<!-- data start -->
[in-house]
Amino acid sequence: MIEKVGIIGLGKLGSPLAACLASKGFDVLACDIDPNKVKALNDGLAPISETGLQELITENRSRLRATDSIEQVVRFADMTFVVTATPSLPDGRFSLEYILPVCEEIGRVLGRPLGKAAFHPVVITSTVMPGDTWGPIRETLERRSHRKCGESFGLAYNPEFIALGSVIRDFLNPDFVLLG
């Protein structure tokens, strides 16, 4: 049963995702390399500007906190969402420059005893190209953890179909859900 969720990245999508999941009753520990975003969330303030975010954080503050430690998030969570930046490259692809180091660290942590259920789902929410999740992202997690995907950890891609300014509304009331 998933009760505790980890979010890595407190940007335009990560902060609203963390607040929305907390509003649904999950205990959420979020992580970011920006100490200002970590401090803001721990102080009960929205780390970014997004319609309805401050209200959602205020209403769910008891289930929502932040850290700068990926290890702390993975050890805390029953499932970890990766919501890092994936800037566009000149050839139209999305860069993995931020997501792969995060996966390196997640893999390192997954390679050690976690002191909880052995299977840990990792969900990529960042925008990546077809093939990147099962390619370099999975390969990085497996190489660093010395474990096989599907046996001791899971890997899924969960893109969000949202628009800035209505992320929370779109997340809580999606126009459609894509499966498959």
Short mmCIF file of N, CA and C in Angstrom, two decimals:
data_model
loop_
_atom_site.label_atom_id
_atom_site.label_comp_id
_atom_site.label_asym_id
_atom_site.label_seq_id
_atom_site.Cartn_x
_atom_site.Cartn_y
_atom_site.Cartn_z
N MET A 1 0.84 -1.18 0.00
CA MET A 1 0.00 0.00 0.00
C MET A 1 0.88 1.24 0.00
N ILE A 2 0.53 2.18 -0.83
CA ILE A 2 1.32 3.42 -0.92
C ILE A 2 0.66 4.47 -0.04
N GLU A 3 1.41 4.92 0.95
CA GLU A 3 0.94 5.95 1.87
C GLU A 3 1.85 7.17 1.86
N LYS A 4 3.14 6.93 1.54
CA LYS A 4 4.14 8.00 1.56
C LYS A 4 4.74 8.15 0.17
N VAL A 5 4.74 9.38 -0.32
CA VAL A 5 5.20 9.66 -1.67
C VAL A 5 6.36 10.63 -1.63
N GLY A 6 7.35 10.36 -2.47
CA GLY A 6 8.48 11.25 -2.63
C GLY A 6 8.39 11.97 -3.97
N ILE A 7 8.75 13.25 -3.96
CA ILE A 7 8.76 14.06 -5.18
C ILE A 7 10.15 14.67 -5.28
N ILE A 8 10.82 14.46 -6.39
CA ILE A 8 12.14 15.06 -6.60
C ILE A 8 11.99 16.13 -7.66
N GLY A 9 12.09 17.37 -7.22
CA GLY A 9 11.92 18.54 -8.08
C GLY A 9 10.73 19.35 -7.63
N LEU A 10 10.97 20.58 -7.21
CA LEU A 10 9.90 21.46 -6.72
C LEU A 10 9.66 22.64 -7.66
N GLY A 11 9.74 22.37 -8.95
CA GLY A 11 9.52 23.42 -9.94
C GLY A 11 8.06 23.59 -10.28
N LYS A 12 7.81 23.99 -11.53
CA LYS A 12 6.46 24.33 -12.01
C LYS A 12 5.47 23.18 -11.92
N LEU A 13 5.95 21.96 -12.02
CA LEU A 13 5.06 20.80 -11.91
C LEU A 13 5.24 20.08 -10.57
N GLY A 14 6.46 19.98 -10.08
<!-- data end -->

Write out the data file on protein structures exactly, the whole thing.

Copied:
[in-house]
Amino acid sequence: MIEKVGIIGLGKLGSPLAACLASKGFDVLACDIDPNKVKALNDGLAPISETGLQELITENRSRLRATDSIEQVVRFADMTFVVTATPSLPDGRFSLEYILPVCEEIGRVLGRPLGKAAFHPVVITSTVMPGDTWGPIRETLERRSHRKCGESFGLAYNPEFIALGSVIRDFLNPDFVLLG
């Protein structure tokens, strides 16, 4: 049963995702390399500007906190969402420059005893190209953890179909859900 969720990245999508999941009753520990975003969330303030975010954080503050430690998030969570930046490259692809180091660290942590259920789902929410999740992202997690995907950890891609300014509304009331 998933009760505790980890979010890595407190940007335009990560902060609203963390607040929305907390509003649904999950205990959420979020992580970011920006100490200002970590401090803001721990102080009960929205780390970014997004319609309805401050209200959602205020209403769910008891289930929502932040850290700068990926290890702390993975050890805390029953499932970890990766919501890092994936800037566009000149050839139209999305860069993995931020997501792969995060996966390196997640893999390192997954390679050690976690002191909880052995299977840990990792969900990529960042925008990546077809093939990147099962390619370099999975390969990085497996190489660093010395474990096989599907046996001791899971890997899924969960893109969000949202628009800035209505992320929370779109997340809580999606126009459609894509499966498959």
Short mmCIF file of N, CA and C in Angstrom, two decimals:
data_model
loop_
_atom_site.label_atom_id
_atom_site.label_comp_id
_atom_site.label_asym_id
_atom_site.label_seq_id
_atom_site.Cartn_x
_atom_site.Cartn_y
_atom_site.Cartn_z
N MET A 1 0.84 -1.18 0.00
CA MET A 1 0.00 0.00 0.00
C MET A 1 0.88 1.24 0.00
N ILE A 2 0.53 2.18 -0.83
CA ILE A 2 1.32 3.42 -0.92
C ILE A 2 0.66 4.47 -0.04
N GLU A 3 1.41 4.92 0.95
CA GLU A 3 0.94 5.95 1.87
C GLU A 3 1.85 7.17 1.86
N LYS A 4 3.14 6.93 1.54
CA LYS A 4 4.14 8.00 1.56
C LYS A 4 4.74 8.15 0.17
N VAL A 5 4.74 9.38 -0.32
CA VAL A 5 5.20 9.66 -1.67
C VAL A 5 6.36 10.63 -1.63
N GLY A 6 7.35 10.36 -2.47
CA GLY A 6 8.48 11.25 -2.63
C GLY A 6 8.39 11.97 -3.97
N ILE A 7 8.75 13.25 -3.96
CA ILE A 7 8.76 14.06 -5.18
C ILE A 7 10.15 14.67 -5.28
N ILE A 8 10.82 14.46 -6.39
CA ILE A 8 12.14 15.06 -6.60
C ILE A 8 11.99 16.13 -7.66
N GLY A 9 12.09 17.37 -7.22
CA GLY A 9 11.92 18.54 -8.08
C GLY A 9 10.73 19.35 -7.63
N LEU A 10 10.97 20.58 -7.21
CA LEU A 10 9.90 21.46 -6.72
C LEU A 10 9.66 22.64 -7.66
N GLY A 11 9.74 22.37 -8.95
CA GLY A 11 9.52 23.42 -9.94
C GLY A 11 8.06 23.59 -10.28
N LYS A 12 7.81 23.99 -11.53
CA LYS A 12 6.46 24.33 -12.01
C LYS A 12 5.47 23.18 -11.92
N LEU A 13 5.95 21.96 -12.02
CA LEU A 13 5.06 20.80 -11.91
C LEU A 13 5.24 20.08 -10.57
N GLY A 14 6.46 19.98 -10.08